Telecommunications provider economics

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See also: Value of networks

Quite different models have applied to telephony versus Internet telecommunications provider economics. The models differ both at the individual user and the carrier levels. Traditional telephone calls, as well as conventional postal mail, operate on a "sender pays" model. Internet communications, however, has been more mutual-benefit at the end user level, which can create an incorrect assumption that "the Internet is free".

The Internet certainly is not free to Internet Service Providers (ISP). They develop complex economic models very different from that of traditional telephony.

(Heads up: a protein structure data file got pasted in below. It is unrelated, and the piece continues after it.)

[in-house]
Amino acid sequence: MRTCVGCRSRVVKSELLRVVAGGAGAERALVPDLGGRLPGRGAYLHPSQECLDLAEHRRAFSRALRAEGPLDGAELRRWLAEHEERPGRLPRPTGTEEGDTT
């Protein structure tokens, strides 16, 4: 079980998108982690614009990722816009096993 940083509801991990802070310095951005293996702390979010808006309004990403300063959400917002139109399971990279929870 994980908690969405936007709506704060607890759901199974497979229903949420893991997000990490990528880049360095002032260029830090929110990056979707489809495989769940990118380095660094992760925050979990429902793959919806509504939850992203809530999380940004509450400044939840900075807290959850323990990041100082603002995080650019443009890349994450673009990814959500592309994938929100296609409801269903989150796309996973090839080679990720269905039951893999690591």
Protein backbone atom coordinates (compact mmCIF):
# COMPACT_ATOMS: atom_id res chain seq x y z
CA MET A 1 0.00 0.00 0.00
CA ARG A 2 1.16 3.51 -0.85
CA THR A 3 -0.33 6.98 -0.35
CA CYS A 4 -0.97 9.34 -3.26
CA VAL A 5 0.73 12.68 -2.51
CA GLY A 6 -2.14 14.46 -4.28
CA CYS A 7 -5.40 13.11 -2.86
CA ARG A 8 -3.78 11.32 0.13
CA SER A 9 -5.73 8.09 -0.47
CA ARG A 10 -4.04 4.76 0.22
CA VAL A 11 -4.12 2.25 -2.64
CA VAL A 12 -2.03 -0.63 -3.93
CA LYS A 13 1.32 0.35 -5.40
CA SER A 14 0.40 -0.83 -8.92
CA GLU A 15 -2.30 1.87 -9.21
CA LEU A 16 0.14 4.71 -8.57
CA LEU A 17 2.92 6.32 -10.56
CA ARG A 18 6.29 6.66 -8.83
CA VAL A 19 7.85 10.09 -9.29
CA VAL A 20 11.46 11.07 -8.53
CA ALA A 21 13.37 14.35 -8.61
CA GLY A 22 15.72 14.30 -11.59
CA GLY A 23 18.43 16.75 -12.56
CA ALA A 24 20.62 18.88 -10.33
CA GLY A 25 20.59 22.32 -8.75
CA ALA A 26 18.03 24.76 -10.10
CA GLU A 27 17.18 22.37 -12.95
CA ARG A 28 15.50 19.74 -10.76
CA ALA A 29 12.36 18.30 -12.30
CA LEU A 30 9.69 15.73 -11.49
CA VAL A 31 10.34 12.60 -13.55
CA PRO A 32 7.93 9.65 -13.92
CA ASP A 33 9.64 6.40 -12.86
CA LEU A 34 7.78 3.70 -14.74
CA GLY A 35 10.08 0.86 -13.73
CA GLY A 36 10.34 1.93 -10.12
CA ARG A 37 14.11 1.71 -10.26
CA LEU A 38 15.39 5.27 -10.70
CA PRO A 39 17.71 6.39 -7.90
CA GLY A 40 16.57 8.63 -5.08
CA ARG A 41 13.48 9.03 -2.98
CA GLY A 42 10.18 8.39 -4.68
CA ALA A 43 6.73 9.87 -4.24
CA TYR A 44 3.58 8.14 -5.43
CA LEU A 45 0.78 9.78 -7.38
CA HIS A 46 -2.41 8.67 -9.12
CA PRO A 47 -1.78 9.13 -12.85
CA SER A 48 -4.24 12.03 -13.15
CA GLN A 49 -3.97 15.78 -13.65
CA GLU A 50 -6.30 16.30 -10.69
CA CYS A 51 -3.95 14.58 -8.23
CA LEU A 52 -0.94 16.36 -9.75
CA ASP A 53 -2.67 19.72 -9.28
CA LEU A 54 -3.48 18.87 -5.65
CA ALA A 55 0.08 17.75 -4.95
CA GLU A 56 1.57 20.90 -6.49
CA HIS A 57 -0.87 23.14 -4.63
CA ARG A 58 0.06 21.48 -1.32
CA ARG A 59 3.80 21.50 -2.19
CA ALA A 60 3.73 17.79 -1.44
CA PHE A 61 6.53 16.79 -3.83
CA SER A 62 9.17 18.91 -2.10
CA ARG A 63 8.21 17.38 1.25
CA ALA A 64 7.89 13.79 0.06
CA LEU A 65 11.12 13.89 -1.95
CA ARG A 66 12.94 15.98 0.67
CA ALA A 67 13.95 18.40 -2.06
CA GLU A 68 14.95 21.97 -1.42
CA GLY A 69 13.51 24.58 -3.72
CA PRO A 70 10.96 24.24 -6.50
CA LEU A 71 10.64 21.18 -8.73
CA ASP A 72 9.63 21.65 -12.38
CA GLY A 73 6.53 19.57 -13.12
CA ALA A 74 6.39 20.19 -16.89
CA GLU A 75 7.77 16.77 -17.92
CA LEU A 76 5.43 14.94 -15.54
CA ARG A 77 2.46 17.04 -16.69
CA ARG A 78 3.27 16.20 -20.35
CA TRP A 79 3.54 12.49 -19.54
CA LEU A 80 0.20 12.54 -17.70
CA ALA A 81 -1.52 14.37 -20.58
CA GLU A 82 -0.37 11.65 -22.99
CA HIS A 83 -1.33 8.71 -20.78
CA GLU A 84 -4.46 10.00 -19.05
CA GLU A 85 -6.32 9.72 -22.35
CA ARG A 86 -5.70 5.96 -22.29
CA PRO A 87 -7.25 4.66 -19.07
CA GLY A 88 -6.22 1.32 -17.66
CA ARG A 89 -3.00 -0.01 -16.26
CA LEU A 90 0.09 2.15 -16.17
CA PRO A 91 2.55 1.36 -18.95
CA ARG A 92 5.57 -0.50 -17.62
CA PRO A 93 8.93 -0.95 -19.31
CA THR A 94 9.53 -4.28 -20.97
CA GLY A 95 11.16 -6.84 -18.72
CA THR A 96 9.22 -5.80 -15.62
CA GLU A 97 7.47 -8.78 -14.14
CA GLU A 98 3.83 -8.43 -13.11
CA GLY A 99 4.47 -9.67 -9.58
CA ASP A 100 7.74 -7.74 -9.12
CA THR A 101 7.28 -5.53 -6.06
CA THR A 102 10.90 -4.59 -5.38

ISP peering vs. transit model

ISPs interact in two basic ways, depending on whether they see the other as roughly equal in coverage, number of customers, etc., or if one connects to many more destinations than the other. While this was reasonably accurate in the early days of the Internet and its predecessors, things have become far more complicated. These relationships are implemented through routing policies, specifically of the ISPs as Autonomous Systems (AS) exchanging routing information through the Border Gateway Protocol (BGP).

At least some of the policies are available from routing registries, although other details may be proprietary. BGP policies are described abstractly in the Routing Policy Specification Language (RPSL).